BLF-AUK Respiratory Action Plan Meeting

I was recently at the first event since the partnership of  Asthma UK and the British Lung Foundation. It was fantastic to see BLF colleagues with the Asthma UK logo on their name badges alongside the BLF logo. Also being welcomed with open arms too was lovely. I was a bit daunted to attend this event as I didnt know anyone however as soon as I walked into the room I spotted a familiar face Dave from Chest Heart and Stroke Scotland who had attended a PPI event I was teaching at. As more people arrived I then saw Toni (a fellow patient) who I got to attend the Garden Party with which was good too but actually by the end of day I was able to speak easily to so many people and have come away part of a whats app group.

The table I was on turned out to be one full of severe asthmatics (not done on purpose all by chance). As we got talking it was amazing speaking to others who have had the exact same experiences as I have and the way you feel as well. I think the biggest thing for me was that you would not be able to tell that any of us were seriously unwell and that 2 of us have had far too many intensive care stays to count.

One thing that did come up several times in conversation was around the term severe asthma and what it means. We all came to the conclusion that severe asthma is almost a totally different condition than asthma is but this is for another blog post.

The main point of the meeting was to discuss certain points of the Respiratory Care Action Plan which has been drafted by the Scottish Government however they have one huge fundamental flaw. They did NOT consult with those who have or are affected by respiratory conditions, so the BLF-AUK held a meeting to discuss key points which need patient in put on. In the room there was a mix of people with different respiratory conditions.

One part of the meeting that I found frustrating was that it became a bit of a platform for people to spout their complaints about their GP and how they never get to see their GP or if they want to see their GP they have to wait. This is just the way it is now but moaning at events like this is not going to get anything changed. The GP system is not ideal but there are so many who are not using the GP correctly like with A&E so that others miss out and suffer as a result but a consultation on a action plan is not the time to complain.

Asthma I think and I may be wrong is unique amount respiratory conditions because unlike other conditions which mainly affect the older generation asthma can affect anyone young or old. In the room everyone was much older than those with asthma. The other thing that made it unique is that unlike COPD asthma is not really a progressive disease. It goes through phases of being controlled and uncontrolled but generally won’t continue to get worse as you get older limiting your ability to function. So the needs of those with asthma are very different to those with a constrictive airways disease compared to a revisable airways disease. I think those with asthma in the room were able to speak up and give a good balanced argument for our opinions and why us as asthmatics think as we do.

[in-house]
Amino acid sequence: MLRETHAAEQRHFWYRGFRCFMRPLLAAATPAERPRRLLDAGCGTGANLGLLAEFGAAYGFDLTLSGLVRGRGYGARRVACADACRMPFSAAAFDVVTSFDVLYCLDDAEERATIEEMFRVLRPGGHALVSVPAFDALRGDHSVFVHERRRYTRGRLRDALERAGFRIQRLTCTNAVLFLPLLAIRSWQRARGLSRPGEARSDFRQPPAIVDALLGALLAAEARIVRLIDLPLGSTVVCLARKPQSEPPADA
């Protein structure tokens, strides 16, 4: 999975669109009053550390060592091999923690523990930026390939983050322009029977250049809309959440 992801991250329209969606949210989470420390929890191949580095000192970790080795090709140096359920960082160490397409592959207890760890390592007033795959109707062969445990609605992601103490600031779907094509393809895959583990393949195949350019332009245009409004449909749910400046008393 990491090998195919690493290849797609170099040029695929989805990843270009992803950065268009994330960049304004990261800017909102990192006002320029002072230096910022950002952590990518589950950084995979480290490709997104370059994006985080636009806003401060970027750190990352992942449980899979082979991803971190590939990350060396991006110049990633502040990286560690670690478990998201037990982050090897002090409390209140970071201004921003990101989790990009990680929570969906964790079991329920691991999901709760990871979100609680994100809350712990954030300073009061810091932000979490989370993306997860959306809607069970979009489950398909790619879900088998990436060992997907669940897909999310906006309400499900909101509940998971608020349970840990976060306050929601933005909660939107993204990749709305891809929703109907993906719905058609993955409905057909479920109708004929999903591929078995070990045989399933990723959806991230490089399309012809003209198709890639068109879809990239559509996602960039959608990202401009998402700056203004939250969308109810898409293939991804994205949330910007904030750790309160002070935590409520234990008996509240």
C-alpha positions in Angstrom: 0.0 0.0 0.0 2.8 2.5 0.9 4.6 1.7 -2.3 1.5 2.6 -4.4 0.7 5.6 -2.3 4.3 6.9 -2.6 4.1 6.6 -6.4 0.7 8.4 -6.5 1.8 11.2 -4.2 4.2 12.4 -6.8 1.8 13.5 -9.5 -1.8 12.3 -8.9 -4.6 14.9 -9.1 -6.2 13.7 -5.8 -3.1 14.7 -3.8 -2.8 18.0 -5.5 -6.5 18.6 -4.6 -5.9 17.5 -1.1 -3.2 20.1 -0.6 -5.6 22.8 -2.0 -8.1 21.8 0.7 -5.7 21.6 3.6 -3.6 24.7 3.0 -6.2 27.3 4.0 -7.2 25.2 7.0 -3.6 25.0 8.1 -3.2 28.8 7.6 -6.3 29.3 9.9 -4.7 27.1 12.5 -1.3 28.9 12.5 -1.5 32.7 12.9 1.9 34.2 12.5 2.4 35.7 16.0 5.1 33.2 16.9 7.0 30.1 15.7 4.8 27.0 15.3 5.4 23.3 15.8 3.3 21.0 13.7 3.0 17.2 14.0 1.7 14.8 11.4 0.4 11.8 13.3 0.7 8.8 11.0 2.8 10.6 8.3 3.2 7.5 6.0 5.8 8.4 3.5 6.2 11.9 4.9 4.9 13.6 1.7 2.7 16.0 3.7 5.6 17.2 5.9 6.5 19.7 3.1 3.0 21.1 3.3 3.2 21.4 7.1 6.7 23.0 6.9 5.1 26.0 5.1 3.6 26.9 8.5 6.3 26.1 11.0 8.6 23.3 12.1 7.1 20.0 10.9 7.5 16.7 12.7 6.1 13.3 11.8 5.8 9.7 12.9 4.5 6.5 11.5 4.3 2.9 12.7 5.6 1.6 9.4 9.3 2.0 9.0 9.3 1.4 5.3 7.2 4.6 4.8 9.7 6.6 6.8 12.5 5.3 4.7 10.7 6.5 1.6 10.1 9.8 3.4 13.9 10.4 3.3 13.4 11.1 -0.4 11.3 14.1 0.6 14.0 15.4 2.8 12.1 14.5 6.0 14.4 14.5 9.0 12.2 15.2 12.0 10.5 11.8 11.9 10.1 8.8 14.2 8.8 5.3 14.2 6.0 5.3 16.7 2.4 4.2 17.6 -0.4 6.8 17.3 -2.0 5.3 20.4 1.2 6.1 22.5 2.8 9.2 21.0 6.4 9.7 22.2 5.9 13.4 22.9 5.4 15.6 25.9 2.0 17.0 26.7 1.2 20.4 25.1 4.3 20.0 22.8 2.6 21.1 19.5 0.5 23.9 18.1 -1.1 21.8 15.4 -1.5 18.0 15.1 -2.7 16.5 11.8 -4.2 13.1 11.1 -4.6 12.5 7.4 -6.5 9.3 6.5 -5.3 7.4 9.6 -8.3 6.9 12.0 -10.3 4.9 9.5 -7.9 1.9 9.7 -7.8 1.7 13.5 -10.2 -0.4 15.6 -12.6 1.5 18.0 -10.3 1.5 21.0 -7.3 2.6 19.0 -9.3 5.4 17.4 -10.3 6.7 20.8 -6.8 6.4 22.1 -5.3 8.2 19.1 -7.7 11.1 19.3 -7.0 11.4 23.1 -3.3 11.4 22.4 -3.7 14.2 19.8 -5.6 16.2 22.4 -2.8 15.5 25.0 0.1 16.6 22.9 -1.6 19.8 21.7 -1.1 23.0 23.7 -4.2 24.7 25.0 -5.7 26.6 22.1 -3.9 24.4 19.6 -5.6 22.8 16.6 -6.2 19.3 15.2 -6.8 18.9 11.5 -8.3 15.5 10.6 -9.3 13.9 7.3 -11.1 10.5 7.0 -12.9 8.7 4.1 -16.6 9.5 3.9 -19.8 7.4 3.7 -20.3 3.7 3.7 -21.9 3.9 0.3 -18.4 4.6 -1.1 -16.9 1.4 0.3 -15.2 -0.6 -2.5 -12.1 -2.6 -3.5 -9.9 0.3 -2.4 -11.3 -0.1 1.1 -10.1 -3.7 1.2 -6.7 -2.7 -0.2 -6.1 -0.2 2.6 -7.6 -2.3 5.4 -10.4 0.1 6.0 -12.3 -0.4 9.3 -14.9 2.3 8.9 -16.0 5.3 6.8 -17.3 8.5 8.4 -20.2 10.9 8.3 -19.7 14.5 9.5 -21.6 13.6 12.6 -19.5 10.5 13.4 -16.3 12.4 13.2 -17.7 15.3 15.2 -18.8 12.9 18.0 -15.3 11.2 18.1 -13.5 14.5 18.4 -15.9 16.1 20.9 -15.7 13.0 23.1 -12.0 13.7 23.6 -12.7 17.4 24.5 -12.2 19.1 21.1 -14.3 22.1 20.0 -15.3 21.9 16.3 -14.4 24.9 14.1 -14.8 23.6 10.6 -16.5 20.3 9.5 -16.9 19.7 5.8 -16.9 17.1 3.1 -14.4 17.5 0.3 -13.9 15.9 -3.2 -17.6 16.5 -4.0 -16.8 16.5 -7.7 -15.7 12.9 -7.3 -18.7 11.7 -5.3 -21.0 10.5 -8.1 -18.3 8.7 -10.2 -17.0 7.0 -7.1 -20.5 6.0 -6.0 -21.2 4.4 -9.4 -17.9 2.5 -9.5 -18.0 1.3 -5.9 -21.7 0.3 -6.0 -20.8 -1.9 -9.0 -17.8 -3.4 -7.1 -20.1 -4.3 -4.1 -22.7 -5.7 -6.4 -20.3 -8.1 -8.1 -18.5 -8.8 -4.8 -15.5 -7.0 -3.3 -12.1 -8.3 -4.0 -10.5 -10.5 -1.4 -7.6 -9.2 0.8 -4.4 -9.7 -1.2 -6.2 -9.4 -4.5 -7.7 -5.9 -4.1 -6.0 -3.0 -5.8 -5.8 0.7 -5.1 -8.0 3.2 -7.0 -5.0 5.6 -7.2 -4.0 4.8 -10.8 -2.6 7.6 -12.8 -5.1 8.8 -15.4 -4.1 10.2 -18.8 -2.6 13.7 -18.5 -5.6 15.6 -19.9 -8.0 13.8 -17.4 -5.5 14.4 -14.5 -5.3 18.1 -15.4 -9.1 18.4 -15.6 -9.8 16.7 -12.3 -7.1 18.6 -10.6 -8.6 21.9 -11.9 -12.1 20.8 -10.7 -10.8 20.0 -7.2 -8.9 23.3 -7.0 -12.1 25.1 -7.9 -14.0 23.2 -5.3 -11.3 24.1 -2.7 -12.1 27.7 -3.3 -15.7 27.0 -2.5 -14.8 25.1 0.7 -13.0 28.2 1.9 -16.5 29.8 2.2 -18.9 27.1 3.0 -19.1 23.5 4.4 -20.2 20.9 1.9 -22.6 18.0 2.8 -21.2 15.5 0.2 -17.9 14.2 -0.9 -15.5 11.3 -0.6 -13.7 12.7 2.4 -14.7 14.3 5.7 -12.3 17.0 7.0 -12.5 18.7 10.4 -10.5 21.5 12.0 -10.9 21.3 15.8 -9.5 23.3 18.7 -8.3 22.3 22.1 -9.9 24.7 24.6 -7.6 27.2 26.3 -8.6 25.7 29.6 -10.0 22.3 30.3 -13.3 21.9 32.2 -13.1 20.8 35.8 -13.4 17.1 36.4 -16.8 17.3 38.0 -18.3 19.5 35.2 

I did get very frustrated when asking a few questions to be interrupted by those with COPD who clearly has no understanding of any other condition outside their own so would butt in with their opinion and how I was wrong. The one that got me really riled up was discussing spirometry. I asked what they meant by spirometry to the facilitator as it was a broad term and encompasses a number of different tests. The context of this question was on the background of spirometry being used in primary care. This person jumped in and would not let me explain what I meant  and told me that spirometry is blowing into the machine when you sit in the glass box. I was wanting to know if they meant basic lung function by doing speak flow, or FEV1 or more advanced lung function tests given that the context is primary care. I was just really annoyed that some people were not given the chance to ask their questions or finish asking their questions without people butting in. The whole purpose of consultations and being involved patients and the public is to listen to each other and accept each others views wether you agree with them or not particularly when it comes to a variety of different conditions especially when we are all experts of our OWN condition but not in other peoples conditions.

The whole day was really good and I really hope the BLF-AUK got a lot of helpful information to take back to the government about their action plan and hopefully make some changes now that patients have been consulted. I look forward to seeing the result and to see the finished Respiratory Action Plan. If anyone is interested in giving their own feedback on the action plan they can do that here .